Oracle Tips by
for PL/pgSQL is fairly robust. All PL/pgSQL stored procedures
are functions. That means that only SPL allows you to create
procedures and packages.
compile a PL/pgSQL function, enter the code in the SQL Interactive
window and hit the running man icon (as you would for a SPL
navigator, under the functions node (Figure 5.43), you can get a list
of all available functions. EnterpriseDB SPL functions have a
shark's head icon next to them and PL/pgSQL functions have an
elephant's head next to them.
5.43: Developer Studio Function Icons
use the SQL Interactive window to develop PL/pgSQL code just as you do
with SPL. You must follow naming and coding requirements as
defined for PostgreSQL.
time, Developer Studio does not provide robust support for the
additional languages that are standard with PostgreSQL distributions
(such as PL/TCL and PL/Perl). You may compile them using
Developer Studio, but they do not show up in the Developer Studio
Compilation is achieved in the same way as SPL. Enter your code
in the SQL Interactive window and hit the running man to compile.
easiest way to see these other language code routines is to use a tool
that supports them (which I speak of below). You may also select
this information from several system catalog tables.
the easiest route is to use the routines catalog table in the ANSI
information schema catalog.
SELECT routine_name, routine_definition
WHERE external_language IN ('PLPGSQL', 'PLPERL', 'PLPERLU', 'PLTCL', 'PLTCLU');
returns the values in Figure 5.44:
5.44: Non-SPL Function List
double-click on the routine_definition column of one of the rows, you
can get an indented, printable view of the function (Figure 5.45):
5.45: Display Printable Code
also export this code to a text file via the Use File and Export
button. Enter the file name (including directories and drives)
and press Export. You can view and save any code in this manner,
including SPL code.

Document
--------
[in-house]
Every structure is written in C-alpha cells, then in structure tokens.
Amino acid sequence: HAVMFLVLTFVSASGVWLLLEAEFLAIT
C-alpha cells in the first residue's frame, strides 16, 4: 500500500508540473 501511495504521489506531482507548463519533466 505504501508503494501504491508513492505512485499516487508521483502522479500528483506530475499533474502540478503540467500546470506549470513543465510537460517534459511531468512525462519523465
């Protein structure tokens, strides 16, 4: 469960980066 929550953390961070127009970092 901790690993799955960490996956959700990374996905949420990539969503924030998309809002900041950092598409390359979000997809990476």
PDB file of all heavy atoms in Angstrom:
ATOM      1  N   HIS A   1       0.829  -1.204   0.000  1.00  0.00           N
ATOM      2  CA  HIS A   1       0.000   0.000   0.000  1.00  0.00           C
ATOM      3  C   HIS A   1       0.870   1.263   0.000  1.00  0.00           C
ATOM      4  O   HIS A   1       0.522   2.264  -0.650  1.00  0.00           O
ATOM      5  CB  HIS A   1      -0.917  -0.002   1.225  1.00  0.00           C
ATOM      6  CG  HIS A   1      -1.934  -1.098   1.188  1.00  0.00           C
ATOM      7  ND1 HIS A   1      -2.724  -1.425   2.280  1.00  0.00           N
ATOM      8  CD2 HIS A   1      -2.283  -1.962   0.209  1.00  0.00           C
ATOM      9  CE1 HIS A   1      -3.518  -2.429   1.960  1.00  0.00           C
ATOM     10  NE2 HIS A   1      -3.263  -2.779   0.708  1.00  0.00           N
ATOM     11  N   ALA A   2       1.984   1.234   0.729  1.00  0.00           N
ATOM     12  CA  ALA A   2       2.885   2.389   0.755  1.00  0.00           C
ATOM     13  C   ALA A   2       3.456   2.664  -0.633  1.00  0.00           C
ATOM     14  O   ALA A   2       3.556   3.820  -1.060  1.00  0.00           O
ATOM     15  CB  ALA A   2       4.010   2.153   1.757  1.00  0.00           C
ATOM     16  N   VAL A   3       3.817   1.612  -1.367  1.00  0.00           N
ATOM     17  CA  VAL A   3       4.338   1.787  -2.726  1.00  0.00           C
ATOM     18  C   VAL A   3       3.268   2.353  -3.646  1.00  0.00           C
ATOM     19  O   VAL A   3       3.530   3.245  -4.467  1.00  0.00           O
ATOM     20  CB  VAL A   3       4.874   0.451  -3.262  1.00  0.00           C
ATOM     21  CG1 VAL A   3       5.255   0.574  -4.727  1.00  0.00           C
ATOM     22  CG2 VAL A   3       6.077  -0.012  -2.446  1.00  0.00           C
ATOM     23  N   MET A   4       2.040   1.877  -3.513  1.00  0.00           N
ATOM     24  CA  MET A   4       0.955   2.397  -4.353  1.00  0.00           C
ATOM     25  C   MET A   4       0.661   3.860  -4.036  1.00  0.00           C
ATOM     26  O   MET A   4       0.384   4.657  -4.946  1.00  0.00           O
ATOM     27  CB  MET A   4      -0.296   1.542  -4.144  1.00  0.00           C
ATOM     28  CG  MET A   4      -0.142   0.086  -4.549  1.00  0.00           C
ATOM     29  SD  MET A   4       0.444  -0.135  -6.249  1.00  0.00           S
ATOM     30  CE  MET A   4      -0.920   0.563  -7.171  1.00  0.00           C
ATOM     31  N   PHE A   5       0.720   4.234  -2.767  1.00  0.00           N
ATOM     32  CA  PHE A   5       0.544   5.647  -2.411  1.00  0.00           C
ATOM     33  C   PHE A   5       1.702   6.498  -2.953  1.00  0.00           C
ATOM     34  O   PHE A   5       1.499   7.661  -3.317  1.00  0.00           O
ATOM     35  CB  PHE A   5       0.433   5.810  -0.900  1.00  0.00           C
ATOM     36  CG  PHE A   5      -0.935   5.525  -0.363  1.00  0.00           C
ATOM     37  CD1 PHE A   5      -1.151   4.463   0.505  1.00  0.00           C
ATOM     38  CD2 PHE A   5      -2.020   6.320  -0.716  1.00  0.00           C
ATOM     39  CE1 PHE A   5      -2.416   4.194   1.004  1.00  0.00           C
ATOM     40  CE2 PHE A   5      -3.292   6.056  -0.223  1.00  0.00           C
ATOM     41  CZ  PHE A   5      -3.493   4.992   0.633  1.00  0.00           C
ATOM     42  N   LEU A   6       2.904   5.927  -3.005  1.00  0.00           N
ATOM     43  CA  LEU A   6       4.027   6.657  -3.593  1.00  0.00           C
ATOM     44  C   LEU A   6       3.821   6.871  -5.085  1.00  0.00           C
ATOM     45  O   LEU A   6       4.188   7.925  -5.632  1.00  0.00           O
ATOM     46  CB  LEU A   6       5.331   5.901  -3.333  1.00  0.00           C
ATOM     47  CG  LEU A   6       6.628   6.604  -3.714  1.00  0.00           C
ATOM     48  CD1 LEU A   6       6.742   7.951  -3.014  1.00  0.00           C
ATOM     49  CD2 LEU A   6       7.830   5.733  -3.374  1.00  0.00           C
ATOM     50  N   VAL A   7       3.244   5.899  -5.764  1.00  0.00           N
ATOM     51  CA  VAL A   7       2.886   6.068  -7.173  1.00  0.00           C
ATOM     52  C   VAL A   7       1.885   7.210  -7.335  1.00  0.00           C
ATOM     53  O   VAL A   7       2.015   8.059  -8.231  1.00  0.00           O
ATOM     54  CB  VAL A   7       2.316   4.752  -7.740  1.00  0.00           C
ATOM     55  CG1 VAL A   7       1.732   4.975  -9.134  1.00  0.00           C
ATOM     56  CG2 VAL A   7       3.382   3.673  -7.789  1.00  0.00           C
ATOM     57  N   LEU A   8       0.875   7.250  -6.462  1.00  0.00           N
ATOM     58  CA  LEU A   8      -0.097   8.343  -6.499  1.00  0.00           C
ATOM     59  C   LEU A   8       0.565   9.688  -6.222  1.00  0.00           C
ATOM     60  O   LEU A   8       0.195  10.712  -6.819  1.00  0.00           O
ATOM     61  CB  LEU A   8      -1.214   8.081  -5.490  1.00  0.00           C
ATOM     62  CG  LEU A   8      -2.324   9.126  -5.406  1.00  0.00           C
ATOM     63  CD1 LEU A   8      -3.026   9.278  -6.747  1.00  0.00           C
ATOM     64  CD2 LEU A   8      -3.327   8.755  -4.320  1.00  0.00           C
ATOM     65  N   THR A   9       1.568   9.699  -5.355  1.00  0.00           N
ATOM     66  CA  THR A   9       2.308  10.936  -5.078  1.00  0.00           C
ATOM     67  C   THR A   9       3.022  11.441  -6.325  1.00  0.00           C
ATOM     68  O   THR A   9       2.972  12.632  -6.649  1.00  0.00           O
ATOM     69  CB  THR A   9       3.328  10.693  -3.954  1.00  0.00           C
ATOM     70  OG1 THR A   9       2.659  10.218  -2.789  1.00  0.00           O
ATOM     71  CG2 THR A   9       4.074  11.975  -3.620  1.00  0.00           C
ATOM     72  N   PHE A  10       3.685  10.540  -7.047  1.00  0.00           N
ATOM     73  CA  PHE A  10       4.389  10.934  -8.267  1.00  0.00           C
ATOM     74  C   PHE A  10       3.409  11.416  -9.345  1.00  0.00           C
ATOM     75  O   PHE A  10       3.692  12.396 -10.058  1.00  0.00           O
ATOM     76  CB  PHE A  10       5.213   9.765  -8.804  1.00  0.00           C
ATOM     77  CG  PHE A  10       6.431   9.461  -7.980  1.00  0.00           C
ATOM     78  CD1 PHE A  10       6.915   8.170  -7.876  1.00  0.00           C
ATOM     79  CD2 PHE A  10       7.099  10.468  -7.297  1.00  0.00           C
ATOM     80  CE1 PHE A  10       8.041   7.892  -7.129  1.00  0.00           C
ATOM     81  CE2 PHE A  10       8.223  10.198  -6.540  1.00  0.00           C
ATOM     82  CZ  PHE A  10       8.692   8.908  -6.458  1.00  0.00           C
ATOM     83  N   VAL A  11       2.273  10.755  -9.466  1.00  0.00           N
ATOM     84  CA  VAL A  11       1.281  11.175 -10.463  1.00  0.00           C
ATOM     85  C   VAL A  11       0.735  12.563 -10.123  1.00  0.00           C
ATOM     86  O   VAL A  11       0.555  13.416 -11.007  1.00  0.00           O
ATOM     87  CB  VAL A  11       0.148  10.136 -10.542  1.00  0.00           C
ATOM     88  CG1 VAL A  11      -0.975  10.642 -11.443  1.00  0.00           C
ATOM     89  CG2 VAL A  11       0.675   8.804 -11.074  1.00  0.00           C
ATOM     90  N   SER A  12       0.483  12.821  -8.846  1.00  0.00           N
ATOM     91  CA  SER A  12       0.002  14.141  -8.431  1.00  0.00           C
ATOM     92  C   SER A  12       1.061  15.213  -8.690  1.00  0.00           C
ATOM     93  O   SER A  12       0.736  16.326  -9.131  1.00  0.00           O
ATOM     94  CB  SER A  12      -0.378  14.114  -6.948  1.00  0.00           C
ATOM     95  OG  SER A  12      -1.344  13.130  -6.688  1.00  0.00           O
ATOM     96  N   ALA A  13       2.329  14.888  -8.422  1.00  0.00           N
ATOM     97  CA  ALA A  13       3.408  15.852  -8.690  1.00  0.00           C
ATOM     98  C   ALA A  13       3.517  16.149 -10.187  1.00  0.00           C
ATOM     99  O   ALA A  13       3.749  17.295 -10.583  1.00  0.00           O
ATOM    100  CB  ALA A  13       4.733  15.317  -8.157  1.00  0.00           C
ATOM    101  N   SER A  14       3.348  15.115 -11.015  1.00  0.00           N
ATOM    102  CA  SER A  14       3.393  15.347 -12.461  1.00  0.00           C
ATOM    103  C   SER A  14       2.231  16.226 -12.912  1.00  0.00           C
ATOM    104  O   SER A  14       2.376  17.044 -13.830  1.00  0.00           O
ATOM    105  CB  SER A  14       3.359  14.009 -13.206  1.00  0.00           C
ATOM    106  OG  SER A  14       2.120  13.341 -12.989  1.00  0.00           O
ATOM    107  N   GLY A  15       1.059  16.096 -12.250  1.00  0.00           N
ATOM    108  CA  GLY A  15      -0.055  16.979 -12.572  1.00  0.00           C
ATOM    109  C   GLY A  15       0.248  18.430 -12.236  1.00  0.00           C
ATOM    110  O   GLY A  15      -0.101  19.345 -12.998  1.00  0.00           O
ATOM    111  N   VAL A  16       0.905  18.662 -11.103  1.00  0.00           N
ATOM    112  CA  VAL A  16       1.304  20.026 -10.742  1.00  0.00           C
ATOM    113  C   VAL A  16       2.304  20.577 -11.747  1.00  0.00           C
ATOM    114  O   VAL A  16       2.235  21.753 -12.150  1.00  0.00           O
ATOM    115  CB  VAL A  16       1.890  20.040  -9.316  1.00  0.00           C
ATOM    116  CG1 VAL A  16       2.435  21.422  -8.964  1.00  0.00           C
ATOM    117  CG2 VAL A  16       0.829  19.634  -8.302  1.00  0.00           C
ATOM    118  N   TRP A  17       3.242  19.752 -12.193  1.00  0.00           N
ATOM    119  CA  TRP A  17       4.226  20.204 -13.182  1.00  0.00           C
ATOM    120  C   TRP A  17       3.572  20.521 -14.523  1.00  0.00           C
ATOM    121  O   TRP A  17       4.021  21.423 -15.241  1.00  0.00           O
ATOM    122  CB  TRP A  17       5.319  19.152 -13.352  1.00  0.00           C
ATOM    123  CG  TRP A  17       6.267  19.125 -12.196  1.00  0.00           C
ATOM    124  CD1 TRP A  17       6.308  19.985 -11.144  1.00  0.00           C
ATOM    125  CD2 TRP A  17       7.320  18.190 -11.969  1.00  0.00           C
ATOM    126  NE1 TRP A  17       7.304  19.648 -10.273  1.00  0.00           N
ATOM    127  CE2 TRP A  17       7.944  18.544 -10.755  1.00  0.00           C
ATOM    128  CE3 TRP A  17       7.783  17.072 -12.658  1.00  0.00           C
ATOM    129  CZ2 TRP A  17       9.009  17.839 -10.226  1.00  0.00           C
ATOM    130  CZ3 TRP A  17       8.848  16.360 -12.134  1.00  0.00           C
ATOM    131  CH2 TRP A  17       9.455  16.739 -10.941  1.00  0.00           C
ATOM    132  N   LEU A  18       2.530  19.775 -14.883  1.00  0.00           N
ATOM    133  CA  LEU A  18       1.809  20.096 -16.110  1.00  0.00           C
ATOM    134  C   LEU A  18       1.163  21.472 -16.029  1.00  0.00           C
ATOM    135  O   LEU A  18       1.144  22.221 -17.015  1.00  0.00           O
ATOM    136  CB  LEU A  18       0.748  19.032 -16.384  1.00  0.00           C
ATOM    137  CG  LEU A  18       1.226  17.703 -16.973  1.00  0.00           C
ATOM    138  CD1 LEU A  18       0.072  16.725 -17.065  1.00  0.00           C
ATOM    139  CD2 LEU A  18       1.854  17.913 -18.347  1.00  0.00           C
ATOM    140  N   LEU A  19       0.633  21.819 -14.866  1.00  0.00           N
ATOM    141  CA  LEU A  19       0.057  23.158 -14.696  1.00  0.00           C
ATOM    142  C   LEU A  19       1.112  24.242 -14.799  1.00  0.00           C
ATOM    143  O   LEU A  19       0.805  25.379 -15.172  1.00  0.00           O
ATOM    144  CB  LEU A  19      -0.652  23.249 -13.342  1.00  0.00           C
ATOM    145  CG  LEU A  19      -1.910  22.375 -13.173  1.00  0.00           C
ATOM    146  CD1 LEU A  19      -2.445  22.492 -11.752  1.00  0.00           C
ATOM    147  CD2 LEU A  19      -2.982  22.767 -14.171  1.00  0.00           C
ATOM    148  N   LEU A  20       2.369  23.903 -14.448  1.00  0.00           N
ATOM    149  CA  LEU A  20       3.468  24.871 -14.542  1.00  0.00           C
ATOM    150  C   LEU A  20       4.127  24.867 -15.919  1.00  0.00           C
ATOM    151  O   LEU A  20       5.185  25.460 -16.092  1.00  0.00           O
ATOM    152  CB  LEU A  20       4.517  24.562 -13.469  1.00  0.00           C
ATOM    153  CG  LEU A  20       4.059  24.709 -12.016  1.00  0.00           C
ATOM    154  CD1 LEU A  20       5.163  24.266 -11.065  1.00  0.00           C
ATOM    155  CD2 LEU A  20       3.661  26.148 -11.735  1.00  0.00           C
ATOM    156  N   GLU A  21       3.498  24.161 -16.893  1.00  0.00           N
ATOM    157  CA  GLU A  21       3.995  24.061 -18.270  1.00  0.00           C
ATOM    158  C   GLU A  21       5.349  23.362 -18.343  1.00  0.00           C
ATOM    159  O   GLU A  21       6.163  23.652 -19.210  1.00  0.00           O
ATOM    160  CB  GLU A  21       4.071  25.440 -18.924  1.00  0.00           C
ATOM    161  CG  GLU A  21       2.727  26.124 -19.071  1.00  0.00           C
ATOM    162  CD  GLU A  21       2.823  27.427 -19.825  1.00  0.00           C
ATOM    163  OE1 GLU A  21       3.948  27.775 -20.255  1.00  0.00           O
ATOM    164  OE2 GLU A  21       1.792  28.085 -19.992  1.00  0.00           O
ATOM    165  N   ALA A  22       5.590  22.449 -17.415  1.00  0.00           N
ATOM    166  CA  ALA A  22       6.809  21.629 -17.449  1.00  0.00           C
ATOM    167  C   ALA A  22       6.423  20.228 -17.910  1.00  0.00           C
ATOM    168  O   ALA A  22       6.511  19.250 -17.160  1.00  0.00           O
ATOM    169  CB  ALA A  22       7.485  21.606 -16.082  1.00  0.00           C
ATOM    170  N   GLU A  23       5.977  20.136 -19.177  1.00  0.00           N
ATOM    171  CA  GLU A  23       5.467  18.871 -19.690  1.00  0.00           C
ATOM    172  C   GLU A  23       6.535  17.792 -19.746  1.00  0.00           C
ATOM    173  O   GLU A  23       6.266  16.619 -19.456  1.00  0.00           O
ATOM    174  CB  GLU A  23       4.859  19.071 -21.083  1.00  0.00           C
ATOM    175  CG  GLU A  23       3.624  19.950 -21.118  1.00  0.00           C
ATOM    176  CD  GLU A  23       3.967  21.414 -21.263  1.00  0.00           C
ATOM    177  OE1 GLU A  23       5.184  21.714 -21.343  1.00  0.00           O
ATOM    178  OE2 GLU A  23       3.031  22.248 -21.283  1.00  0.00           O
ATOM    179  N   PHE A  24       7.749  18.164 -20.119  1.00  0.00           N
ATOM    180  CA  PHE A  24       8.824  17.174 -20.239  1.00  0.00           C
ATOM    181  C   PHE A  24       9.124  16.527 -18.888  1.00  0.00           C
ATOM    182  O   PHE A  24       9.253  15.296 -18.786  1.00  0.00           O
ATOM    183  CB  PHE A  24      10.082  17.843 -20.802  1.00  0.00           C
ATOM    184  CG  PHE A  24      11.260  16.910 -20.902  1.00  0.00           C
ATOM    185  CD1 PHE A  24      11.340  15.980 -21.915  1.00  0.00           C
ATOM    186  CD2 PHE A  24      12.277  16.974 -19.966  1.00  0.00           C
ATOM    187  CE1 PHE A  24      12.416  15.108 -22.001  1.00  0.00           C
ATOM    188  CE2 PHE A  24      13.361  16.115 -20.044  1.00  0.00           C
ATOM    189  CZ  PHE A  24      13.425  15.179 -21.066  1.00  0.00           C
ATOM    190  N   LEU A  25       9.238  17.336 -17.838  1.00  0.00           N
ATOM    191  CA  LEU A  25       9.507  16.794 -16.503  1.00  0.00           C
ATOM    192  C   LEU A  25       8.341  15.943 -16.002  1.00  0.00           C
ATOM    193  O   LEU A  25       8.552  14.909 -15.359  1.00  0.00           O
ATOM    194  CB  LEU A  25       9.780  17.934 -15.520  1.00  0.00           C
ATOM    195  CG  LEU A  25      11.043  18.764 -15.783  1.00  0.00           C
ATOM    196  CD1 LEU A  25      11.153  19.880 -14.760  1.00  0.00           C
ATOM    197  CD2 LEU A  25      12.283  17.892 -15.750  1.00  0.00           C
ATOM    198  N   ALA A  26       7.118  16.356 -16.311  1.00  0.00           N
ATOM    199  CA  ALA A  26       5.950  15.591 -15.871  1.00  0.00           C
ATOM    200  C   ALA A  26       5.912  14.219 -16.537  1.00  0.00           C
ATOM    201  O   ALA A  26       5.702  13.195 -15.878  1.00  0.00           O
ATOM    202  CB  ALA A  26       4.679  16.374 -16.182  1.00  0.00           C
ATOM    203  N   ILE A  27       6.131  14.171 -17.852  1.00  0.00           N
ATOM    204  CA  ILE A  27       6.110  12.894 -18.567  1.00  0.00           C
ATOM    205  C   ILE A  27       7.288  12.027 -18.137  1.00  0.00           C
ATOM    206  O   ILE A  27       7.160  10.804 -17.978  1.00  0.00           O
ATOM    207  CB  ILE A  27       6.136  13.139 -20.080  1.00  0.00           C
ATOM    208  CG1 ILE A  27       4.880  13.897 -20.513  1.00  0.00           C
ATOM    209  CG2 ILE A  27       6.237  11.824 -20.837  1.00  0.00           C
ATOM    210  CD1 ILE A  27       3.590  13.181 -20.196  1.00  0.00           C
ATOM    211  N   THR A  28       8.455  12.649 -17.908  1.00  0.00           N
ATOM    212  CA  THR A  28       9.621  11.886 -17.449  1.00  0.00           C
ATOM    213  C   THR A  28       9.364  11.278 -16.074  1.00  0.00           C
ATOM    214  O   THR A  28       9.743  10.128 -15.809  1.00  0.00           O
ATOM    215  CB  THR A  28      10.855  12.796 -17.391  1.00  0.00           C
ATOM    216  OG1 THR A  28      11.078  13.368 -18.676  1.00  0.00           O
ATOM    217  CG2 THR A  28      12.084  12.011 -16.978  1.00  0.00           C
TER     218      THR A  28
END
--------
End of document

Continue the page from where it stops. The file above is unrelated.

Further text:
this window, hit the X in the upper right hand corner.
Backup and Restore
Developer Studio provides a method for backing up databases (including
DDL and data or just data). For large databases, you will want
to use an OS level backup tool or run scheduled backups (I cover
scheduling in a later chapter). However, for most databases
under a few gigabytes, the Developer Studio backup and restore tool is
Developer Studio backup is comparable to an Oracle Export. The
Developer Studio restore works much like the Oracle Import.
backup a database, choose the database you wish to backup in the
Navigator and select backup from the Tools menu. This will
launch the Backup Database dialog (Figure 5.46).
that this is a database level backup, not a cluster backup. To
backup a cluster, you must backup each database in the cluster.
5.46: Backup Options
options on the backup screen are:
– You may choose a single table or all tables. Code will also be
Method – The copy method seems to be the most performant to me.
Copy copies all values in a loadable format. The other two
options include Insert statements with and without column lists.
Using Insert with column lists is the most portable but creates the
largest export file.
Content Selectivity – This determines how much of the database to
backup. Choosing Only Data dumps data only, choosing Only Schema
dumps all of the DDL. Choosing Data and Schema takes a full
Verbose – The verbose mode displays each object that has been backed
up in the dialog following this one.
To File – This is the location, including path, for the dump file.
the backup by pressing Ok. While the backup is running, you will
get a pg_dump output dialog (Figure 5.47). This screen will also
provide a result code at completion.
5.47: pg_dump Backup Output Dialog
Restoring a database is just as easy as backing one up.
Choose Restore from the Tools menu and enter the file name to restore
from on the Restore dialog (Figure 5.48).
5.48: Restore Dialog
press the Ok button, you will get again get a pg_dump dialog (Figure
5.49). This time it will display all objects restored.
5.49: pg_dump Restore Output Dialog
recommend that you keep scripts for all of your code and DDL and just
use backup and restore for data. The main reason for this is
that you can have much granular control over your database objects and
you can check each object into a version control system.
is an excerpt from the book "EnterpriseDB:
The Definitive Reference" by Rampant TechPress.